Tuesday, 15 August 2006

Wearing the Mantilla


Recently I've been asked by a few people why I wear a mantilla. It occurred to me that it might be worth posting a few thoughts on the matter.

I have a problem with one of my knees which prevents me from kneeling. It is difficult to explain why this should cause me any distress, because it's hardly my fault, but I felt very strongly that I wanted (and even needed) to make some outward sign of respect for Our Lord, present in the Blessed Sacrament. As well as kneeling, the traditional sign of respect given by men has always been the removal of their hats, and in the same way, women covered their hair, either wearing a mantilla, another type of headscarf, or a hat.

Once I began to look into the wearing of the mantilla in more detail, I discovered that the reason why women covered their heads (or more accurately, their hair) was because the hair was seen as a woman's "crowning glory" and a sign of her beauty, and therefore to cover her hair is a gesture of humility before God.

I also find that stopping in the church porch to put on my mantilla helps to remind me that I am about to enter God's house, and that I am entering into the presence of God. Because of this, it is a real aid to prayer - we are both body and soul, so outward signs are important (though obviously they can't be the only things we focus on.)

I read in one article the suggestion that wearing a mantilla could be considered a sacramental - I'm not sure whether this is so, and would be interested to hear from any priests out there who have views on the subject.

If there are any women out there who are thinking about wearing the mantilla, but are a little self-conscious, I would really recommend it. It soon becomes second nature, and before you know it, you'll feel positively undressed without one!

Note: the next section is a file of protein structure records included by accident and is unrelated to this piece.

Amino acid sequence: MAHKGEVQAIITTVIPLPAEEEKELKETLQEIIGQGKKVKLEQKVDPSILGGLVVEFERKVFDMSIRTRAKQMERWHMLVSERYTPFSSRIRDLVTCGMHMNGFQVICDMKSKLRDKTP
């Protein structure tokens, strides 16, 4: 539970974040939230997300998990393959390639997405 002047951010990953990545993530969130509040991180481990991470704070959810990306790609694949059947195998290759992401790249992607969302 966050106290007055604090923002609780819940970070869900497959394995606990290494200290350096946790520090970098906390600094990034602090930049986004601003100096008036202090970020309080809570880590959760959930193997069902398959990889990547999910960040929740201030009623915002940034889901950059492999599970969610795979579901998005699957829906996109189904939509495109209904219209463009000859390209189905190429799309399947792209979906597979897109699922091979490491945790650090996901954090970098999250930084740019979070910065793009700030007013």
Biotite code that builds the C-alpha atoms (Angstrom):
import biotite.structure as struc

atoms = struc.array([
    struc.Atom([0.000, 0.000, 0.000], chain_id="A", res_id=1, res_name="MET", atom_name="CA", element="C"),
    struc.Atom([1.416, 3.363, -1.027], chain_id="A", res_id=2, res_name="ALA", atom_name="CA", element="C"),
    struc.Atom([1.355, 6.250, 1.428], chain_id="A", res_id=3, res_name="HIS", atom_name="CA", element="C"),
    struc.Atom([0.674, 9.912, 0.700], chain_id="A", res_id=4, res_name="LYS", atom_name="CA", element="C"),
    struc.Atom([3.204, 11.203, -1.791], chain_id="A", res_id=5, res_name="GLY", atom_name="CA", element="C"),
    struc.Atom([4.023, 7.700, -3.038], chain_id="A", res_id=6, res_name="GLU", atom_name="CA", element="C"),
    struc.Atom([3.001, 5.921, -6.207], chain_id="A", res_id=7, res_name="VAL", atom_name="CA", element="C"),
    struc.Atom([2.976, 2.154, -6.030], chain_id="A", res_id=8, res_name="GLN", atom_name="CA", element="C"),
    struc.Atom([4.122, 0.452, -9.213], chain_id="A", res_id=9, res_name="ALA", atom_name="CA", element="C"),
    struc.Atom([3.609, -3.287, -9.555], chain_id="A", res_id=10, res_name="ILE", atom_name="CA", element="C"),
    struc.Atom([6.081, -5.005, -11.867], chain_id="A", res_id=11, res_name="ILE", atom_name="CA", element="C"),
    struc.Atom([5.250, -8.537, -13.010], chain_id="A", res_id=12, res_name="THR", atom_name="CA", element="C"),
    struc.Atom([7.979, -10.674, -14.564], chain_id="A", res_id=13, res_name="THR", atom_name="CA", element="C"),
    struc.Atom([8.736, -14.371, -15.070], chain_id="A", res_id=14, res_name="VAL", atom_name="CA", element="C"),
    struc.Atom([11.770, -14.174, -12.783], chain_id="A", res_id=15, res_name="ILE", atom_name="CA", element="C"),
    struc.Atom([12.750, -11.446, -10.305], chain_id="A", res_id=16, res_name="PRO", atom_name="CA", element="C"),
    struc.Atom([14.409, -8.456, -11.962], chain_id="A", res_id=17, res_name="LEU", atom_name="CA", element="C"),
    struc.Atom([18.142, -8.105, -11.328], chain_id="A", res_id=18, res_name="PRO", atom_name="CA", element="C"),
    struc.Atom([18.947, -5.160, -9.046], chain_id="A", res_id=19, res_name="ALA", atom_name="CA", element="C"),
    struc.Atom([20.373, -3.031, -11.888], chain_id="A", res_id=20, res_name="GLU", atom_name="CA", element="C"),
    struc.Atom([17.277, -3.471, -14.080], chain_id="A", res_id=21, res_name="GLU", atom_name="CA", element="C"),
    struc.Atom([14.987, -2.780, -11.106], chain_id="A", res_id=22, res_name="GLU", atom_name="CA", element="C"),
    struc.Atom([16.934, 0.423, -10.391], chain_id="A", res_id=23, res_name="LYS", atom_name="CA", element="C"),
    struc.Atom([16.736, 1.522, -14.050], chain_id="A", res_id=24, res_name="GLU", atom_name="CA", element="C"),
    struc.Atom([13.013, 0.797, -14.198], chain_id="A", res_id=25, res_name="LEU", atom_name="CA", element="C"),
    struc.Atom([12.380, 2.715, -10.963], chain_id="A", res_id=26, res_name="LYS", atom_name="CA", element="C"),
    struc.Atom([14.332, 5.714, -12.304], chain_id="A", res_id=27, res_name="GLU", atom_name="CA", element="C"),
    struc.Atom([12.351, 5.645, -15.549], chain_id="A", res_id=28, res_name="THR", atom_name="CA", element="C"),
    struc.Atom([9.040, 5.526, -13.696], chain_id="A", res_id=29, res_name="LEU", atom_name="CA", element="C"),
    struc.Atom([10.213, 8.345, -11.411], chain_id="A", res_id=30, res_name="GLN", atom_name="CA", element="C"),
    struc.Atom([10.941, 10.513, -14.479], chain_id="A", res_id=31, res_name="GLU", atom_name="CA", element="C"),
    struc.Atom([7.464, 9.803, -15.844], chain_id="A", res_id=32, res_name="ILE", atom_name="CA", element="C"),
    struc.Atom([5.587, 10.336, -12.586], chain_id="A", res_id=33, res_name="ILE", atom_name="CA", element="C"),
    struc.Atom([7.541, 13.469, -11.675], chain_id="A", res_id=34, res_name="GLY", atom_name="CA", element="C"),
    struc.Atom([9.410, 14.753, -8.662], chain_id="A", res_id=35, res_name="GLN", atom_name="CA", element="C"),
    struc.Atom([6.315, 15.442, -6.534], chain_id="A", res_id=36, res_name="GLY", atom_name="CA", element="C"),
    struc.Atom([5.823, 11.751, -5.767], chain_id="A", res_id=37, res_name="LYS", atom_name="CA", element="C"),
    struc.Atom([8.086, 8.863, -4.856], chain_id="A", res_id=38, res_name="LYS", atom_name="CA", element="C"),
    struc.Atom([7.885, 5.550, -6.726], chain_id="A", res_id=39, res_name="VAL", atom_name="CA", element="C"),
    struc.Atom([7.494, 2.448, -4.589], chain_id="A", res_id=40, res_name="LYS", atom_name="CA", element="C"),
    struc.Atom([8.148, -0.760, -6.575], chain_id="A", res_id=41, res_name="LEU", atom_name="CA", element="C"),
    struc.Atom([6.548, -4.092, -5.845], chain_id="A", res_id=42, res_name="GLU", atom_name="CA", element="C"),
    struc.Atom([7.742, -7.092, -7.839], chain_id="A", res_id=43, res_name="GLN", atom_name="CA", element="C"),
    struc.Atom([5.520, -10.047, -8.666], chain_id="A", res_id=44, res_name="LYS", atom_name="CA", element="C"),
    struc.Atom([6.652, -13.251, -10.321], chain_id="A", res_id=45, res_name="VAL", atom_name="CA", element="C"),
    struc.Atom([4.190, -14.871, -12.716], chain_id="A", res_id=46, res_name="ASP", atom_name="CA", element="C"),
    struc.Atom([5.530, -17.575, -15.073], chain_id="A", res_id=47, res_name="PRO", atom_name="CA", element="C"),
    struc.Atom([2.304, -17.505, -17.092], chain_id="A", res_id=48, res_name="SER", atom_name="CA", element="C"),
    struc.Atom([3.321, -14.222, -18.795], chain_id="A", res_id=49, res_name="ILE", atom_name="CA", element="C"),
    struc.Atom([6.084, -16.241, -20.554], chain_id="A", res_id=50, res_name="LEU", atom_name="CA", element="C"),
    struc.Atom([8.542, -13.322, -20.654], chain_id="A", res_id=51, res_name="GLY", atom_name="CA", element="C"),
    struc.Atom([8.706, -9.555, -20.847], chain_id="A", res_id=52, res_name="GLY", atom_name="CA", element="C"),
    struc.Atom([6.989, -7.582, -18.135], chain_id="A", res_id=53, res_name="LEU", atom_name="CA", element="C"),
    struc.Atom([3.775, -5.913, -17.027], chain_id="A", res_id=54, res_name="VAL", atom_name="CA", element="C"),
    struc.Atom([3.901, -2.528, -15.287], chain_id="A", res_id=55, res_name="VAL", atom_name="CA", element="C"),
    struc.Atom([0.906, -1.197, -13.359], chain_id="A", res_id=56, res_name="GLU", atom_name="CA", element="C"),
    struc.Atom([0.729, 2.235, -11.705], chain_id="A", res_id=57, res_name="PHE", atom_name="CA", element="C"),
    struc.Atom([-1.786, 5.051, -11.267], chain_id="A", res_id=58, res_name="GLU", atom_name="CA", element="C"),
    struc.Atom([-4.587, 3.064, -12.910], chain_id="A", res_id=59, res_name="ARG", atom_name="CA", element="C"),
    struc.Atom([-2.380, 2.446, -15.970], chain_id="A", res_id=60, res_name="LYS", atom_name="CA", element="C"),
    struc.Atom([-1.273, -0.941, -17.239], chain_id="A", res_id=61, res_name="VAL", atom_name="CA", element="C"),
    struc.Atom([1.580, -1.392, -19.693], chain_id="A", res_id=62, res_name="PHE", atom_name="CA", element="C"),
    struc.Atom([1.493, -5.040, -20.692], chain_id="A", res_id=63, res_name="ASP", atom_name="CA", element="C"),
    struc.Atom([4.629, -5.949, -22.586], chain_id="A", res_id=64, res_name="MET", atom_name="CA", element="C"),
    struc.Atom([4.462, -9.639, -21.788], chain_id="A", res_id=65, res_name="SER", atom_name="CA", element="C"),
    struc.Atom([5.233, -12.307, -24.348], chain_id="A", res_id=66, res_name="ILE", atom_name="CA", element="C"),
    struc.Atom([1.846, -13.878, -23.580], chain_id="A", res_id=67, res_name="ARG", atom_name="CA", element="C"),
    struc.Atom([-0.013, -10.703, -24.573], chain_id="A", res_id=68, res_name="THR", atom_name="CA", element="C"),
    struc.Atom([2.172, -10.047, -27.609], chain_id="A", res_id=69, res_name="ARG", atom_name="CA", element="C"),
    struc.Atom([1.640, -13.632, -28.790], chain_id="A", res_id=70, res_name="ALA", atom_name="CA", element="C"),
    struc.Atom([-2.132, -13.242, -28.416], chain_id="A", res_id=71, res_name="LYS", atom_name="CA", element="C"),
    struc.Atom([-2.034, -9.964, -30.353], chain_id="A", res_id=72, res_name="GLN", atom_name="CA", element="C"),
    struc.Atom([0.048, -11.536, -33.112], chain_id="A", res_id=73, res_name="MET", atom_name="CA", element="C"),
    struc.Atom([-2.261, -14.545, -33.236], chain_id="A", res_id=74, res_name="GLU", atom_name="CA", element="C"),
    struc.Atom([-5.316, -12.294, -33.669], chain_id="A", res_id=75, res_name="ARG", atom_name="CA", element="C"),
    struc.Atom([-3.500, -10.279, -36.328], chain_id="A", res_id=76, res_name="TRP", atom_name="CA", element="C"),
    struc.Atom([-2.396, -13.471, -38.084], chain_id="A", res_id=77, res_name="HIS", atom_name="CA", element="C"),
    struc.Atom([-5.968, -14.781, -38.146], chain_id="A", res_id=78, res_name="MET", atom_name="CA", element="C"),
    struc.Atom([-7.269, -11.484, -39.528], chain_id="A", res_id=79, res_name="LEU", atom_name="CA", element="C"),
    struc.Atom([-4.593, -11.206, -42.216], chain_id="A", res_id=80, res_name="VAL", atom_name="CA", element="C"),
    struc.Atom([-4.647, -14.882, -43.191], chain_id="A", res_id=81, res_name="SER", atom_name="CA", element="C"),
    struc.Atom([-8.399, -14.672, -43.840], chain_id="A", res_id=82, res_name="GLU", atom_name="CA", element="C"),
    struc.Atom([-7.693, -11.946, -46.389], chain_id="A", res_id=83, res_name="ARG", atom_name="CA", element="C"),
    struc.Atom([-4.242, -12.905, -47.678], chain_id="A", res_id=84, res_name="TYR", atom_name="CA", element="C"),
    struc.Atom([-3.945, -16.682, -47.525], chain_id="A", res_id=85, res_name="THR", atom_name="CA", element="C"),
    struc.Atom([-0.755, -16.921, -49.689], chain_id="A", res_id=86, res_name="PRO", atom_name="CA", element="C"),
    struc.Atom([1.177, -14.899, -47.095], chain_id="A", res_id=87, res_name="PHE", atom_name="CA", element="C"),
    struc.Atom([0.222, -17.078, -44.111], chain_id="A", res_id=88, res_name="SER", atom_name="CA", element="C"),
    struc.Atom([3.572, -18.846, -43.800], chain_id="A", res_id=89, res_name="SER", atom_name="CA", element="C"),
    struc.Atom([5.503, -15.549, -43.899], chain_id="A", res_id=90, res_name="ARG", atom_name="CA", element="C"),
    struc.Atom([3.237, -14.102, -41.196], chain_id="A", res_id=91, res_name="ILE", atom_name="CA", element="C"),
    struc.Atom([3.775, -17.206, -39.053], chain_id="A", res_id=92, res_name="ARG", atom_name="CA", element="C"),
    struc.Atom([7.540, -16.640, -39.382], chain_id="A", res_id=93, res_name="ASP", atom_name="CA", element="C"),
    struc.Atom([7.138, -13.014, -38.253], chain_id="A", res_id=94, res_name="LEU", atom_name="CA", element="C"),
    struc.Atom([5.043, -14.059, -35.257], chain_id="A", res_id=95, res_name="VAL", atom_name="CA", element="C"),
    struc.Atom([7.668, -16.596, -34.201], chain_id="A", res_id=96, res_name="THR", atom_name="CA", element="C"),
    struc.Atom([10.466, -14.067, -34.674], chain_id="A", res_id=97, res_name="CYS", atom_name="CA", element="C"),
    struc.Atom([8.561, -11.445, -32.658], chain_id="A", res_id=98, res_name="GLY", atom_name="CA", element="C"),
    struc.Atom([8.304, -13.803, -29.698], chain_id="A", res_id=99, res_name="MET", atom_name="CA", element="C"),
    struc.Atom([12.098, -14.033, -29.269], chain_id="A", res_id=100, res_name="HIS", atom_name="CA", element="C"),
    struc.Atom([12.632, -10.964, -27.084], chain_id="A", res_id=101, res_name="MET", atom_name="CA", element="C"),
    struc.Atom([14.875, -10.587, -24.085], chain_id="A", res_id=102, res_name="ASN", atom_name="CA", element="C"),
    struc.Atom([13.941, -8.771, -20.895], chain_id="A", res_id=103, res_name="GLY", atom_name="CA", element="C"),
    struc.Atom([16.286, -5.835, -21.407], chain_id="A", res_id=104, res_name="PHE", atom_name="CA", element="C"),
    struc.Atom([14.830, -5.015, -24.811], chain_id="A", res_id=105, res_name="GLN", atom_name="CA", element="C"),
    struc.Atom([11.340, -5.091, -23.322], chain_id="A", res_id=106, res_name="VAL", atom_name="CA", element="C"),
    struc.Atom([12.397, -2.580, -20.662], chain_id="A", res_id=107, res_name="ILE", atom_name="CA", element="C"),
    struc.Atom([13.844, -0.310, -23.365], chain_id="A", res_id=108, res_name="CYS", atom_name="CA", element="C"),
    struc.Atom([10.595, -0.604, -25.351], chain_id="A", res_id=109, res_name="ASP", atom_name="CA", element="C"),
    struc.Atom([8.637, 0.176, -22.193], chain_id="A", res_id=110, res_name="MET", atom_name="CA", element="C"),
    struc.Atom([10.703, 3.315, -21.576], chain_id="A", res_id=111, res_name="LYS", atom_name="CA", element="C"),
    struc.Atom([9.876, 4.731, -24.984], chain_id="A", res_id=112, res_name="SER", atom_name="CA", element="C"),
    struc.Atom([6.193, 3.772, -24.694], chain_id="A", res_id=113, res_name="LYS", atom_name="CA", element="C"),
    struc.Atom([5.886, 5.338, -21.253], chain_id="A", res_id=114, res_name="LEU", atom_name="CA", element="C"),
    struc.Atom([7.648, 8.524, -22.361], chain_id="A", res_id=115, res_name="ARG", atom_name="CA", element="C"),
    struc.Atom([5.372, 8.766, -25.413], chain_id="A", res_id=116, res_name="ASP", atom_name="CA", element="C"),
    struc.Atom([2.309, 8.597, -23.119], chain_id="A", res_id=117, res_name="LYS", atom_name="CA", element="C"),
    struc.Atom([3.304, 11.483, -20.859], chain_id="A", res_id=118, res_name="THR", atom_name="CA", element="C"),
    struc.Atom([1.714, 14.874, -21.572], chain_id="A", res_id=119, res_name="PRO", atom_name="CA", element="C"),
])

7 comments:

George said...

Wearing the mantilla is as you say Mac, an outward sign of humility before Jesus our Lord and our God truely present in the Blessed Sacrament. In Spain and Italy from my experience the mantilla is fairly standard for the ladies in Church, but in England this practice has all but declined.

Instead, from what I have observed here over the years is that the ladies 'dress-down' for Mass. Skimpy dresses and shorts, belly-buttons and tattoos on show, knicker thongs hanging out where they shouldn't be, bare shoulders and bare nothing left to the imagination! It's just awful and must be sad for our priests to have to see this lack of respect week in week out.

Add chewing gum to the mix and I think that's a fair description of Miss/Mrs/Ms 'catholic pew' 2006.

'She' may as well be dressed for the beach, the gardening or Sainsbury's. Were 'she' dressed to meet with the Queen of England I am sure no expense would be spared in the best boutiques for an expensive frock together with a £££'s-hat!

So, why oh why is there so little reverence, respect or thought given to meeting with the King of Kings in Church for Holy Mass???